- Brian Iselin, international human trafficking expert

“Johns should feel guilty when they buy women. Guilt can be healthy...
     Buying women is wrong not because of a society's repressive moral code or its effects on an individual's psychological process. It is wrong because it creates a world in which people get hurt. And the people who get hurt the most are women and children, the people with the least amount of power.”

- Robert Jensen, professor of journalism and author

“Those who patronize this industry debase themselves and deepen the misery of others.”
 

- Former US President, George W Bush

"The 'pleasure' men get from launching crumpled-up dollar bills at a naked woman’s vagina in places like Al’s Diamond Cabaret has nothing to do with sex. But it has a lot to do with feeling power, with feeling superiority to the person you can commission to degrade herself onstage for you..." 

- Rob Horning, author/blogger on popular culture

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"Acceptance of prostitution is one of a cluster of harmful attitudes that encourage and justify violence against women. Violent behaviours against women have been associated with attitudes that promote men’s belief that they are entitled to sexual access to women, that they are superior to women, and that they are licensed as sexual aggressors. Men who use women in prostitution strongly endorse such attitudes toward women."
- Women's Support Project, Scotland. source

Sustaining the exploitation of women

Volkswagen, Germany. 

Company slush funds supported a corporate culture of prostitution, brothels and free Viagra.  While on business in Portugal one senior manager is reported having ordered a Brazilian prostitute, a "young and lively dark-skinned girl". article

Munich Re, Germany.  

A division of one of the world's biggest reinsurers rewarded its top 100 top salesmen with a prostitute orgy in Budapest, Hungary.  
     Not only does such a misogynistic "boys' club" corporate culture enable its men to sexually exploit impoverished women, it is hostile to and marginalises its female staff at all levels.  article

Germany. 

A
big thumbs down to Germany for having legalised prostitution, entrenching the misogynistic behaviours and attitudes evident in corporations such as Volkswagon and Munich Re. 
New Zealand.

"Do you want to move overseas, but you are not quite sure to which country? Consider New Zealand, which in addition to its spectacular nature and an overall laid back vibe, offers legal prostitution." - International marketing publication for retirees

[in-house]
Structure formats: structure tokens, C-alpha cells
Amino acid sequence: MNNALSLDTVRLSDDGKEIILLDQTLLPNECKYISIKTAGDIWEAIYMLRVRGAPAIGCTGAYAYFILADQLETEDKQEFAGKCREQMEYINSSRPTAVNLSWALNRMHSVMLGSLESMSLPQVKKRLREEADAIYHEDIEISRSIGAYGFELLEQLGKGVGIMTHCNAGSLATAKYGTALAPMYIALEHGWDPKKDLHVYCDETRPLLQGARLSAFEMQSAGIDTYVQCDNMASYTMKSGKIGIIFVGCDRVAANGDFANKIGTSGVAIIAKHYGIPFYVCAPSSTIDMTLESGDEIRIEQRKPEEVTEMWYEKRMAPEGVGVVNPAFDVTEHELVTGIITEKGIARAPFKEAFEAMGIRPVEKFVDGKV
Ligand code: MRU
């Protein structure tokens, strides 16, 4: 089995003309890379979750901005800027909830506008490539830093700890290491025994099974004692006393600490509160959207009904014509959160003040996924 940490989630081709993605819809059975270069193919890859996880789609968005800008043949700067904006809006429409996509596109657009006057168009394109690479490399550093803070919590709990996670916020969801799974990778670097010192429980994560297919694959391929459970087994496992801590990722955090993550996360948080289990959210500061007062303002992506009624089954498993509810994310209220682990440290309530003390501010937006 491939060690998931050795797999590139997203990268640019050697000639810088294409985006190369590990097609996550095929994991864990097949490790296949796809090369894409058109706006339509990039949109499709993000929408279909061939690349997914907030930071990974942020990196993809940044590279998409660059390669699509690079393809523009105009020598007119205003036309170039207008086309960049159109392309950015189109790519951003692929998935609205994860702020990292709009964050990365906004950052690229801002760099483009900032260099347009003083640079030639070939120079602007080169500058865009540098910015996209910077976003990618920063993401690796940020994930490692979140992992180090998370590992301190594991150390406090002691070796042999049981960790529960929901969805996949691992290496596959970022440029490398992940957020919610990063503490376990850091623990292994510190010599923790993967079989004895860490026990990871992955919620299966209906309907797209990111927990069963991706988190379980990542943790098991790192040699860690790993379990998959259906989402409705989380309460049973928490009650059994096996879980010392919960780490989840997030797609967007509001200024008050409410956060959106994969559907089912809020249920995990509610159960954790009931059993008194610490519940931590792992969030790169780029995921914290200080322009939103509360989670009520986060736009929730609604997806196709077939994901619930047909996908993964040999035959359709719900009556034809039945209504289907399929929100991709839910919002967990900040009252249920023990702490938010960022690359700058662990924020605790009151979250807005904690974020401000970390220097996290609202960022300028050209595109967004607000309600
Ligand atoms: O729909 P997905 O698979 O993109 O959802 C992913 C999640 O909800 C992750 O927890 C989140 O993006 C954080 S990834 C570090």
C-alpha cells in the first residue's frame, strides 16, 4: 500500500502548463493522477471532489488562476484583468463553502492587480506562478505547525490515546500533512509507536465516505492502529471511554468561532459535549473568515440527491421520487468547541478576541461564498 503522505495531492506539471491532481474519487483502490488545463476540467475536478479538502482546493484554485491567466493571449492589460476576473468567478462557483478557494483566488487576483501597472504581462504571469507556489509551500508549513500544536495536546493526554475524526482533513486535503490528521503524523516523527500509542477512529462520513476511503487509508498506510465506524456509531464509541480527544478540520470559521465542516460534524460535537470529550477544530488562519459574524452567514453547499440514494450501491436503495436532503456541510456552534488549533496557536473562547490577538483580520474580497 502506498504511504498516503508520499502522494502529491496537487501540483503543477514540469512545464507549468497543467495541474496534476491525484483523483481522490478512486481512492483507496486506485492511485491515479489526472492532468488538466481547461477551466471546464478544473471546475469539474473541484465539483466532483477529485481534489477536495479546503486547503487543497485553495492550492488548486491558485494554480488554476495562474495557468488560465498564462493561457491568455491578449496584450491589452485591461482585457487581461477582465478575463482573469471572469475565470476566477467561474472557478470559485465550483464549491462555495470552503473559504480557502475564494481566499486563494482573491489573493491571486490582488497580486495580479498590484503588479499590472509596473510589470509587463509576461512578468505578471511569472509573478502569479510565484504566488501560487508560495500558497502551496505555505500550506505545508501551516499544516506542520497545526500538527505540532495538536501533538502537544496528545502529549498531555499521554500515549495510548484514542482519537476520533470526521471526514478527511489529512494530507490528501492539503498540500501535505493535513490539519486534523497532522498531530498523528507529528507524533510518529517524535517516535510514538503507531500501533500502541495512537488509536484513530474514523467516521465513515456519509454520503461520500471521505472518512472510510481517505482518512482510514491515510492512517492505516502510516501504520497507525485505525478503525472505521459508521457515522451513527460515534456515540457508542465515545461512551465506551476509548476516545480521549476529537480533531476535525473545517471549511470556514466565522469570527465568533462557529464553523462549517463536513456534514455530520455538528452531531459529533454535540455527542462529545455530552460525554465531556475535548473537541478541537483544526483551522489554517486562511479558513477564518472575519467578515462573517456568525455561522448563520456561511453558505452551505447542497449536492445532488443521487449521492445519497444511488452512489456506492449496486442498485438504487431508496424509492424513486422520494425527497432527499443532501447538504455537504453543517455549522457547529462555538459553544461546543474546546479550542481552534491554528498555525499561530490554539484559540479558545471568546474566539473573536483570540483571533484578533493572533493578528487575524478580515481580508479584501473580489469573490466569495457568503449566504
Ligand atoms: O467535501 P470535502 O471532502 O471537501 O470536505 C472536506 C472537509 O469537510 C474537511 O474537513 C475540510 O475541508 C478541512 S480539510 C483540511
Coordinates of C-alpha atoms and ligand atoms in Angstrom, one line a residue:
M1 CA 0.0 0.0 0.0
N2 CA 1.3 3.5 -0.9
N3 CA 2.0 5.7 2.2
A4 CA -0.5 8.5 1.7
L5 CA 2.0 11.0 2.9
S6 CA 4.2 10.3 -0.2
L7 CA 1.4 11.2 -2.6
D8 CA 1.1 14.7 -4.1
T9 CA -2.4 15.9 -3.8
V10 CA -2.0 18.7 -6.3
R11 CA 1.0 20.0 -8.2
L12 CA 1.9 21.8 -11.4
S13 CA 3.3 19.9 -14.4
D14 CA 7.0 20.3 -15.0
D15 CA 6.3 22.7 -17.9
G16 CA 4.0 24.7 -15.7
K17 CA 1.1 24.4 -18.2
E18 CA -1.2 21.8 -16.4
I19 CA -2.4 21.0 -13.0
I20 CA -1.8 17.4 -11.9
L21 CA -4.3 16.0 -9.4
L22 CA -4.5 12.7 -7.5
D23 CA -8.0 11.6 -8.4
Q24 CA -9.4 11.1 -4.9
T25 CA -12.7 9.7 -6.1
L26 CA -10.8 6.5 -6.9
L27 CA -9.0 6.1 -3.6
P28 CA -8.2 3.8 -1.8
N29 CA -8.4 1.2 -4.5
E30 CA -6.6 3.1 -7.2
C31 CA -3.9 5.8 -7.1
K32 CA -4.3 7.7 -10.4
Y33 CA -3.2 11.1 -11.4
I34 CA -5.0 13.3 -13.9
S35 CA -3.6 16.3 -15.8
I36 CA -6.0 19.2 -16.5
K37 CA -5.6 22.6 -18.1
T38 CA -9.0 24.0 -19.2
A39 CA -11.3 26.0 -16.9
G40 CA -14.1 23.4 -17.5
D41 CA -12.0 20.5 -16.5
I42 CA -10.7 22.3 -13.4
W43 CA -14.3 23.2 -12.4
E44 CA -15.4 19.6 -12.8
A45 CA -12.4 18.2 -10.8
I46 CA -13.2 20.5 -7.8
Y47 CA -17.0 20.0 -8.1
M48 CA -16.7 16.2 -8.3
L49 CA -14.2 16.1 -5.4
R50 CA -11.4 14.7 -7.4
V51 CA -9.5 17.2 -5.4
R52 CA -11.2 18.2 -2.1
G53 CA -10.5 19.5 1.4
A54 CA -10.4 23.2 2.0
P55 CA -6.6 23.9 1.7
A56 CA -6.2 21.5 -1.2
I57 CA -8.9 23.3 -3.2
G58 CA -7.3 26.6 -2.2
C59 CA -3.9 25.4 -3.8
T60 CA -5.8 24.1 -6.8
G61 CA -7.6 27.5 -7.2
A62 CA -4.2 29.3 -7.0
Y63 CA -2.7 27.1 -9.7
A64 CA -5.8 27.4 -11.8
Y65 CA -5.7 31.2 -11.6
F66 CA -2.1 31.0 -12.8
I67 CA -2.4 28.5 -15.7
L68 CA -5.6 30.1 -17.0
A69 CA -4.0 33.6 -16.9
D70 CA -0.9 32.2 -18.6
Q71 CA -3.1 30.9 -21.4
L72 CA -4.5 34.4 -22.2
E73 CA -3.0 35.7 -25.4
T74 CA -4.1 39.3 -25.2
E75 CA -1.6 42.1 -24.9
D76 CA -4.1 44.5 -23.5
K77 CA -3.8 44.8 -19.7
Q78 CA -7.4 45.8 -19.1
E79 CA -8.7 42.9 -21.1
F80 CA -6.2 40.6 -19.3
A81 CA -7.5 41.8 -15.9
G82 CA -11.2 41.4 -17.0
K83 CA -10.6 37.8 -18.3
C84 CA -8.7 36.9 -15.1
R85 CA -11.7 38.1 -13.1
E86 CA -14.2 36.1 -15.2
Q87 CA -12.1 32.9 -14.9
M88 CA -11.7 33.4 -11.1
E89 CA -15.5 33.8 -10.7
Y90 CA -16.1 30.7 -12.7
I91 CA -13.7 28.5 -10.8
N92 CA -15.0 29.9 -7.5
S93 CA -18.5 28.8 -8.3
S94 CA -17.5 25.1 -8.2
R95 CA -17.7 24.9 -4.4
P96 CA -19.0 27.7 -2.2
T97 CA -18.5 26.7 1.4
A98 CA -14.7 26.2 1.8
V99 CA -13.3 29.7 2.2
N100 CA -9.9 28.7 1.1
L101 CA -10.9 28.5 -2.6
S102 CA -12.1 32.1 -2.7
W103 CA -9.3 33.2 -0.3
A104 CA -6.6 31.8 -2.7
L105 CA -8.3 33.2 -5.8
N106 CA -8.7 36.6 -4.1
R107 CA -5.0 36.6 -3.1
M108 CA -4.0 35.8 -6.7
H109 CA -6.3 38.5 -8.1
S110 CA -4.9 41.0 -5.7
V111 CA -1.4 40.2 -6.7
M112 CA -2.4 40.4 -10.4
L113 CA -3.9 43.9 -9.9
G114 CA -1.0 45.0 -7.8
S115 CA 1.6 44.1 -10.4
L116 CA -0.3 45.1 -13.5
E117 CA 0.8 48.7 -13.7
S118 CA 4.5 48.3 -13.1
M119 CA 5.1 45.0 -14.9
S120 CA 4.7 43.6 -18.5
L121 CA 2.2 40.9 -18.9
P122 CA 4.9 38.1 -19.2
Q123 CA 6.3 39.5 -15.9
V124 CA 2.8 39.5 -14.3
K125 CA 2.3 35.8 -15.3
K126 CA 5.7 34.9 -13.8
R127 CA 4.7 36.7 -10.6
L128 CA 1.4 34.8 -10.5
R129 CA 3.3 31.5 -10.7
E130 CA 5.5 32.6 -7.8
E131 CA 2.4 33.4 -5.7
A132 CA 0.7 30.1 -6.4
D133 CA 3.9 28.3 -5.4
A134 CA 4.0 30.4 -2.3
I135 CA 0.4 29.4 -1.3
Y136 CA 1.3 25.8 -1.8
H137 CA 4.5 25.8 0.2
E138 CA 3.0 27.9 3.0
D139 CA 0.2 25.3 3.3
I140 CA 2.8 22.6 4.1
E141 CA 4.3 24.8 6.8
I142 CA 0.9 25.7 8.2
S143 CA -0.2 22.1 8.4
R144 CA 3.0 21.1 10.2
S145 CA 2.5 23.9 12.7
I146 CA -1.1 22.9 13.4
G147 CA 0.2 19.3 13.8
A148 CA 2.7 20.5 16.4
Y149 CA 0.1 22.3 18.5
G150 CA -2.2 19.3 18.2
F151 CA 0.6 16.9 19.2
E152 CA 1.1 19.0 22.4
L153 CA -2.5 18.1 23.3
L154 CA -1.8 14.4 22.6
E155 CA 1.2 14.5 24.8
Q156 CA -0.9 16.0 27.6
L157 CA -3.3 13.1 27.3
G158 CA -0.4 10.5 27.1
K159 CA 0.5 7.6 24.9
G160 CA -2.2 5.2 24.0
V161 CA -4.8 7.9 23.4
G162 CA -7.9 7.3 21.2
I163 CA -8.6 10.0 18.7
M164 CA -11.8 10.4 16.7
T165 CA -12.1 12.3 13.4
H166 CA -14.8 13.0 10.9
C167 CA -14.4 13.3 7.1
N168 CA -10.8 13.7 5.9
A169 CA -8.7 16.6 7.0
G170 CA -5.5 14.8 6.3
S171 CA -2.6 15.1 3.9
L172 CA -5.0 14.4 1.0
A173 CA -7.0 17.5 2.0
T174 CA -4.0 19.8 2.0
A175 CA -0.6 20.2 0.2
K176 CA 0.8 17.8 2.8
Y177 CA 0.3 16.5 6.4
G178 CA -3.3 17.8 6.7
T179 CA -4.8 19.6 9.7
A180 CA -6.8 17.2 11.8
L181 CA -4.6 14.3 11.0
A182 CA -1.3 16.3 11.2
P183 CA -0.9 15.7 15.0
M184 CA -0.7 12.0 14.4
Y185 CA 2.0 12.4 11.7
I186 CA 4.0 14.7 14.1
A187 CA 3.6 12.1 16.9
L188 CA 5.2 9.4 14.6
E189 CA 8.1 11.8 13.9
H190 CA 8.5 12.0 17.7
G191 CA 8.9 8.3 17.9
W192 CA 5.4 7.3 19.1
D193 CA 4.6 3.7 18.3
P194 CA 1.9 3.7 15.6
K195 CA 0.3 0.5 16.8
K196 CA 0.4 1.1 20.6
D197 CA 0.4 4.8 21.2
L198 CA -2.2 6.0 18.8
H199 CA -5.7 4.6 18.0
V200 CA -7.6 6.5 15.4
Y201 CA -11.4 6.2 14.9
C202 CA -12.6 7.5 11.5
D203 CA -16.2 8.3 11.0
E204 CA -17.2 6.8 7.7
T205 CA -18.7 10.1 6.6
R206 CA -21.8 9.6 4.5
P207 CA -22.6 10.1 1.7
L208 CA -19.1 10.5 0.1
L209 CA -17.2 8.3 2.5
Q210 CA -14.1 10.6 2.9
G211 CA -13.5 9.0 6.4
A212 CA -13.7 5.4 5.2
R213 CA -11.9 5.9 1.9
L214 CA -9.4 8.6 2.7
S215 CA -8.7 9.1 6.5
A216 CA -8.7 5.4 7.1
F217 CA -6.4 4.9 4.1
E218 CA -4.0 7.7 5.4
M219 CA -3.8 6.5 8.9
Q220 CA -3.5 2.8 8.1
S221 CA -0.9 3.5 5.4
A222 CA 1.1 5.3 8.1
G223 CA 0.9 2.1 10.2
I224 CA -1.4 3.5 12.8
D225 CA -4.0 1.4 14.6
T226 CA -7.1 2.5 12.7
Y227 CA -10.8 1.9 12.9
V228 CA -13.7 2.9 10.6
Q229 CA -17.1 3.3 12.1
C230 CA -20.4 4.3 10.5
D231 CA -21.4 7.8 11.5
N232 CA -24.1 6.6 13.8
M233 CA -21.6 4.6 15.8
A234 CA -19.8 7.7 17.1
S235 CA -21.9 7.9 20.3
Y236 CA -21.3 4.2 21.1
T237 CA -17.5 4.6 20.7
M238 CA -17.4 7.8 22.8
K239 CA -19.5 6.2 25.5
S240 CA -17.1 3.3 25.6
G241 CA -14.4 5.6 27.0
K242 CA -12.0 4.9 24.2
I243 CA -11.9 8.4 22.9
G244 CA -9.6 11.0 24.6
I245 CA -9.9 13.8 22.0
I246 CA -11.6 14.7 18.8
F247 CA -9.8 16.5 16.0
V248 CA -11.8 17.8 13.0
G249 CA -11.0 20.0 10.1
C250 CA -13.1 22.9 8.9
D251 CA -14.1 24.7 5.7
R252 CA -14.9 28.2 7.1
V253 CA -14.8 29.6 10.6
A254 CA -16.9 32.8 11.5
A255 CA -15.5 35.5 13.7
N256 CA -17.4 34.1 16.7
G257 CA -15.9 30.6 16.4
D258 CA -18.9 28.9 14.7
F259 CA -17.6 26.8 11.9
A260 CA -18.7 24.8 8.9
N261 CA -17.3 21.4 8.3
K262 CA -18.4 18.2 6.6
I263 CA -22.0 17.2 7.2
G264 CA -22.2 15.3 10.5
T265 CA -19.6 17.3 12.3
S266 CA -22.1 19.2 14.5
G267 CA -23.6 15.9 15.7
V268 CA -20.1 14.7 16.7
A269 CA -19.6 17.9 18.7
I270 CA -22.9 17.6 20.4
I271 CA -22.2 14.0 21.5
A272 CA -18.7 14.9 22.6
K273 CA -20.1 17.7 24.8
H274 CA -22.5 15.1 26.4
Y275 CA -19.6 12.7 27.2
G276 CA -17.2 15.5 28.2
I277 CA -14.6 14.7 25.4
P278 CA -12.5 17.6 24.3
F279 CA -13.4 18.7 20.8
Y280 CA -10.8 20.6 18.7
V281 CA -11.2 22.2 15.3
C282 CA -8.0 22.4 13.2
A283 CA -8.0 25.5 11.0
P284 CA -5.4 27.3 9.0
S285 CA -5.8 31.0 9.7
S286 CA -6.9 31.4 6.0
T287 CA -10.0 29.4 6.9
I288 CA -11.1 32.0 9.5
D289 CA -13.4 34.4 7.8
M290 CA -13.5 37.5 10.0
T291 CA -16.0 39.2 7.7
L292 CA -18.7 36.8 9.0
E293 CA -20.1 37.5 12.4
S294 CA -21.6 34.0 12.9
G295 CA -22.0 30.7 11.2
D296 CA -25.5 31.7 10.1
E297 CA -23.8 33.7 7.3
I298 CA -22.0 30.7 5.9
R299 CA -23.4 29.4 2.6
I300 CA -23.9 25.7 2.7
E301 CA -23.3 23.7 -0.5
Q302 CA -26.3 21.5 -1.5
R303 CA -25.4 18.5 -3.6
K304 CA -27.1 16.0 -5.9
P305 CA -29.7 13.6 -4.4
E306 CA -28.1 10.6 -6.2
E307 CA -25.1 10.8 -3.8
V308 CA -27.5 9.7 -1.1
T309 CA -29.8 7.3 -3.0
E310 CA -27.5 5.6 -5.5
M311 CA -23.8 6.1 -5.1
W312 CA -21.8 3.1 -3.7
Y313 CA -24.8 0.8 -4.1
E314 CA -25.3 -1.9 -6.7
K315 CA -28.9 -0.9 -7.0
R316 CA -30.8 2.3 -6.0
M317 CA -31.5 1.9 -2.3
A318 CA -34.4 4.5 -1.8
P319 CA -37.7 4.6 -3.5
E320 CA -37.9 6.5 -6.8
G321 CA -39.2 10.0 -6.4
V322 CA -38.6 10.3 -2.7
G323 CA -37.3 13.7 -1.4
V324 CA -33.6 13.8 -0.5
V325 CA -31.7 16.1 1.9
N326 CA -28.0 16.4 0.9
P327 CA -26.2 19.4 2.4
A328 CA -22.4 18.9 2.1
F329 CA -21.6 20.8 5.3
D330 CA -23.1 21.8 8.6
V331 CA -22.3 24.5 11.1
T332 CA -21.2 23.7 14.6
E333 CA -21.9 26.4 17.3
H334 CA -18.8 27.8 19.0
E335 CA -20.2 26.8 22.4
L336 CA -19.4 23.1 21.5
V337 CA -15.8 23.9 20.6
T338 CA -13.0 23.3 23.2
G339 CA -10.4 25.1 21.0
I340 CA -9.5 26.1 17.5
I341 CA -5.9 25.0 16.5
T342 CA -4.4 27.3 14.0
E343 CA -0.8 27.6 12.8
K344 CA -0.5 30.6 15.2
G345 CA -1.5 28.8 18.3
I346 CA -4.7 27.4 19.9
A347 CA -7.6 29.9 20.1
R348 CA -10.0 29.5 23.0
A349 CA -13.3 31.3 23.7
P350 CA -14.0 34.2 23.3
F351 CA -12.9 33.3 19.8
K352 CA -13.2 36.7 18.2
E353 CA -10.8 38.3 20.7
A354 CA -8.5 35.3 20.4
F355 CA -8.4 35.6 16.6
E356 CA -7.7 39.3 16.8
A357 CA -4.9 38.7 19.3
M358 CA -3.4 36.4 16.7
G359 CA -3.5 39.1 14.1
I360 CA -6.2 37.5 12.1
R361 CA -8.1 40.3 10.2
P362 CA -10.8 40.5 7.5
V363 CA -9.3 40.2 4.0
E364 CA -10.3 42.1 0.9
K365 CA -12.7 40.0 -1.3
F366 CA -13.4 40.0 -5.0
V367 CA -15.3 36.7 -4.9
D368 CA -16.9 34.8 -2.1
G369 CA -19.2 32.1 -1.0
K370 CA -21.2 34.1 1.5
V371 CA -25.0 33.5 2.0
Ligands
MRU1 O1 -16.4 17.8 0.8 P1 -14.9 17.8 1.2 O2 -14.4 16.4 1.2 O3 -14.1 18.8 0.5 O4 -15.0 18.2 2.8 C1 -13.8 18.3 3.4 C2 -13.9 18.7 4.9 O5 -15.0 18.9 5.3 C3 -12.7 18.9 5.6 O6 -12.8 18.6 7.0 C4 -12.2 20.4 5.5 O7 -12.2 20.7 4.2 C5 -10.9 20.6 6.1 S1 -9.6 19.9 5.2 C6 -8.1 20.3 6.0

A big thumbs down to New Zealand, now a sex tourist destination as a consequence of decriminalising prostitution. 
 
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Supporting respect for women

Swedish men.

A big thumbs up to Swedish men, whose support for criminalising men who buy sex jumped from 20% in 1996 (three years before Sweden's law change to criminalise the purchase of sex) to 60% in 2008 (nine years after the law change). article  at p.148.
     A 2005 online sex survey by Durex revealed that of men and women in 34 countries surveyed, Sweden had the lowest percentage of respondents who had paid for sex (3%). source 

Icelandic men. 

A big thumbs up to Icelandic men, 57% of whom in 2007 favoured introducing the “Swedish model” to criminalise the buying of sex in brothels and clubs.  The law took effect in 2009.  
     Further, in 2010 Iceland became the first country for feminist rather than religious reasons, to ban strip clubs and any business profiting from the nudity of employees. article

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Putting it bluntly...

 Prostitution reduces women and girls to three orifices. 
It treats women and children as public toilets.
It can never be made respectful.

FAQs

Click on the question below for the answer.

What about men’s sexual "needs"?

The "male sex drive discourse", which holds that men are perpetually interested in sex and that once they are sexually stimulated they need to be satisfied by orgasm (Holloway, 1984, 1989), is often touted in support of prostitution.  However, as O’Connell Davidson (2001) observes: “The idea that men have sexual ‘needs’ (as opposed to socially constructed ‘wants’) may be widely accepted, but in practice, there is no biological imperative to orgasm any set number of times a day, week or year.”

Isn't prostitution an acceptable solution to poverty?

“Some prostitution supporters argue that prostitution is an acceptable solution to poverty.  What they mean, but do not say, is that prostitution is an acceptable solution for women living in poverty.  Seldom do we see proposals that poor men should make their way out of poverty by welcoming the insertion of penises and other objects into them on a regular basis or dance naked on a stage in front of ogling and masturbating males.

The prostitution industry exploits to its advantage the fact that most women and children who are in prostitution come from the most oppressed and vulnerable groups in society.” 

- Gunilla Ekberg, Policy Adviser, Swedish Division for Gender Equality

See also "Sex is not work and our bodies are not for sale" - speech by Ruchira Gupta, Founder of Apne Aap Women Worldwide, India, presented at the 4th World Forum on Human Rights.

What about "choice"?